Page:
Maybe you're feeling the sting of a holiday that didn't quite measure up, too.  Maybe your family is experiencing some major changes--moving into a new house or town.  A loved one is deployed.  Or physical issues and surgeries have resulted in putting your holiday season on hold.  Having a baby or preparing to send your baby to college.  Saying goodbye to loved ones, or dealing with the loss of those who have recently passed away.  Perhaps you've had some issues at work, or you're desperate for new employment.  Maybe you are having a spat with a friend or family member.

Maybe you are dealing with a major catastrophe--I know in my own corner of the world we know people who have been diagnosed with cancer and passed away in a matter of days, friends who have lost their 4th immediate family member this year, and friends who lost their home in a fire days before Christmas.  

They don't make those sorts of greeting cards for the holiday season.  

So what do we do when our lives feel like my Christmas tree--a little dark in the middle because some of my twinkling lights have also decided they are done with this season?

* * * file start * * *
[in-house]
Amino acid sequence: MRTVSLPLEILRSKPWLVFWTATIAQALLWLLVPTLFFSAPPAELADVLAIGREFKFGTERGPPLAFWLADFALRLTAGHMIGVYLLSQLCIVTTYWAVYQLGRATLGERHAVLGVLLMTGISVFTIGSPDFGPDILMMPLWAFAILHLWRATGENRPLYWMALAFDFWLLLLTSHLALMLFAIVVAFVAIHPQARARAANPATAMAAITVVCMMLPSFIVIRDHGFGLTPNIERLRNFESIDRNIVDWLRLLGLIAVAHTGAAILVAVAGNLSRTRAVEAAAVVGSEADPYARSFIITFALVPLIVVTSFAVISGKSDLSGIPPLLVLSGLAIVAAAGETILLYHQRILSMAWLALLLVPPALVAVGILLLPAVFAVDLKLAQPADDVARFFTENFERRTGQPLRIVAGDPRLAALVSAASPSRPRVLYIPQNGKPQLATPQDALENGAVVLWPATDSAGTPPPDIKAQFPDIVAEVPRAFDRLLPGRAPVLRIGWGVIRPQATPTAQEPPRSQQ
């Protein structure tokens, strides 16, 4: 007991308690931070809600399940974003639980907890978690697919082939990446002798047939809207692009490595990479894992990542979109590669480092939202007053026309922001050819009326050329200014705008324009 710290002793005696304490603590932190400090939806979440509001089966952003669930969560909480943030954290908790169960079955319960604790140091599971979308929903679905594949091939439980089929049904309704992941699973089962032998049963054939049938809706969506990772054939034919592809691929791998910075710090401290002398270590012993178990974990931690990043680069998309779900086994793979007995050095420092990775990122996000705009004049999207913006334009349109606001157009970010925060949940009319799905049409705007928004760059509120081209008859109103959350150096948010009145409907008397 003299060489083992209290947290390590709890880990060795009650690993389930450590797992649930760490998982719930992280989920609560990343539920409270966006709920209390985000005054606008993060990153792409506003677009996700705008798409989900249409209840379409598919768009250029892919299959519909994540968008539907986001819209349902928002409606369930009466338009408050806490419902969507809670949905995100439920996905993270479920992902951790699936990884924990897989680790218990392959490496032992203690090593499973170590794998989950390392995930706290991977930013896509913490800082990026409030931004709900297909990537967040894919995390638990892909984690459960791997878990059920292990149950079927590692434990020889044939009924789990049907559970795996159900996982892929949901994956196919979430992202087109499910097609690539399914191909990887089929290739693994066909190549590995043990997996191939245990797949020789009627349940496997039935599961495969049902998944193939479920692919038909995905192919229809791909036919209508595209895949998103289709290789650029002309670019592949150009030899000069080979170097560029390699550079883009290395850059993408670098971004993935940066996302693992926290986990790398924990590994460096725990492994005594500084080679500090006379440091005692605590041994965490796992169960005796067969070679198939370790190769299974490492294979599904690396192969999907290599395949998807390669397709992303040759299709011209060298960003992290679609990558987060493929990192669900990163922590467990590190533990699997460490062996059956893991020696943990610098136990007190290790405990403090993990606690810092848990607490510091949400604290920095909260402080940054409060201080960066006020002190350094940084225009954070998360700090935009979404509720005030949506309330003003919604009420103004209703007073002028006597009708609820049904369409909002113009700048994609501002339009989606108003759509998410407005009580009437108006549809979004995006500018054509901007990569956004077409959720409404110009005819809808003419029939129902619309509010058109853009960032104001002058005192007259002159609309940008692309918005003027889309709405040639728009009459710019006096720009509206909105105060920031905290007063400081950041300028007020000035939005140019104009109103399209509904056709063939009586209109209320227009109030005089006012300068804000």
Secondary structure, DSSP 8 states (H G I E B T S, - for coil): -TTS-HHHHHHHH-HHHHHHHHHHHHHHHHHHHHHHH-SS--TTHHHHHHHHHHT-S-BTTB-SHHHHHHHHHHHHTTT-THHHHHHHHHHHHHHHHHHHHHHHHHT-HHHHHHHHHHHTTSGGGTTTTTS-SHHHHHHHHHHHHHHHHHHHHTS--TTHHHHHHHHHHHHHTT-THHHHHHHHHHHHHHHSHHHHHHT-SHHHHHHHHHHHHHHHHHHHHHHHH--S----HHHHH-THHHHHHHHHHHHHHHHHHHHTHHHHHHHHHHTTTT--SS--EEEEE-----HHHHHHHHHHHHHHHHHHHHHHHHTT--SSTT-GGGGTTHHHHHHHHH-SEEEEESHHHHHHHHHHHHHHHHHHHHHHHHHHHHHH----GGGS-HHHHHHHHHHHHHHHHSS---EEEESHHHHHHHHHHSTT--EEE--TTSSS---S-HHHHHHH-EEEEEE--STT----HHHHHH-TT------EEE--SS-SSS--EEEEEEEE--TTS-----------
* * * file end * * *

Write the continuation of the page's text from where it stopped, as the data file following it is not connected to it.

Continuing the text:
I'm not sure.  

I've spent my recent days low and quiet at my house, anxious to regain order.  I've been gentle to my body and tried to eat, sleep, hydrate, and move more.  I've slept in and tried to take it easier than usual--being thankful for a job that allows me a decent break around the holidays.  My soul has been itching for creative release, but the words have been slow to come so I've been reading words that inspire.  I'm slowly transitioning my home with winter decorations because hygge and Joanna Gaines are my favorite styles.  I'm listening to music and drinking evening cups of decaf and quieting my heart.   

I can't take care of the people around me if I can't take care of myself.  I need these little small victories of getting through that entire load of laundry and running the miles on the treadmill and organizing one drawer of chaos.  I need those small success stories in my days because I can't always fix the major issues all around me.